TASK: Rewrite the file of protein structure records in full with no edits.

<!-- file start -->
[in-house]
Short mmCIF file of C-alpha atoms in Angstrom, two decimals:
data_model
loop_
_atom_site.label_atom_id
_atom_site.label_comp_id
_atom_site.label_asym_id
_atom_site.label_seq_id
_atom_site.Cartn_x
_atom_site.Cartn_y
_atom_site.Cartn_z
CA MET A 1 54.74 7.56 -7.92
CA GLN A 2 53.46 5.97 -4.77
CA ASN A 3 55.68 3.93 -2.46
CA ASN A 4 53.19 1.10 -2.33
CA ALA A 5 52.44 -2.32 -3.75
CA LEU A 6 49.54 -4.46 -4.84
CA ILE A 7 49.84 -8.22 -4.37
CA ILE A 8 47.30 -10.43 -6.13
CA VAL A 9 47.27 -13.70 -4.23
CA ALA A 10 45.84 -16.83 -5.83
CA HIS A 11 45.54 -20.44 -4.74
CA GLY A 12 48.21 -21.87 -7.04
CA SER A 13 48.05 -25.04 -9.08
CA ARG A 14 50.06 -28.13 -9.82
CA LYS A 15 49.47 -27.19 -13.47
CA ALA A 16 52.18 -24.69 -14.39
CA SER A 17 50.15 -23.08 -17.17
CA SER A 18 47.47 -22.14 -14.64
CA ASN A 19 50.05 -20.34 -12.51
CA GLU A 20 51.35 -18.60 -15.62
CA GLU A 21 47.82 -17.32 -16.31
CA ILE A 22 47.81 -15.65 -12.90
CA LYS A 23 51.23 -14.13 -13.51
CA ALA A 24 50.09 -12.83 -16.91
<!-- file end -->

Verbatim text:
[in-house]
Short mmCIF file of C-alpha atoms in Angstrom, two decimals:
data_model
loop_
_atom_site.label_atom_id
_atom_site.label_comp_id
_atom_site.label_asym_id
_atom_site.label_seq_id
_atom_site.Cartn_x
_atom_site.Cartn_y
_atom_site.Cartn_z
CA MET A 1 54.74 7.56 -7.92
CA GLN A 2 53.46 5.97 -4.77
CA ASN A 3 55.68 3.93 -2.46
CA ASN A 4 53.19 1.10 -2.33
CA ALA A 5 52.44 -2.32 -3.75
CA LEU A 6 49.54 -4.46 -4.84
CA ILE A 7 49.84 -8.22 -4.37
CA ILE A 8 47.30 -10.43 -6.13
CA VAL A 9 47.27 -13.70 -4.23
CA ALA A 10 45.84 -16.83 -5.83
CA HIS A 11 45.54 -20.44 -4.74
CA GLY A 12 48.21 -21.87 -7.04
CA SER A 13 48.05 -25.04 -9.08
CA ARG A 14 50.06 -28.13 -9.82
CA LYS A 15 49.47 -27.19 -13.47
CA ALA A 16 52.18 -24.69 -14.39
CA SER A 17 50.15 -23.08 -17.17
CA SER A 18 47.47 -22.14 -14.64
CA ASN A 19 50.05 -20.34 -12.51
CA GLU A 20 51.35 -18.60 -15.62
CA GLU A 21 47.82 -17.32 -16.31
CA ILE A 22 47.81 -15.65 -12.90
CA LYS A 23 51.23 -14.13 -13.51
CA ALA A 24 50.09 -12.83 -16.91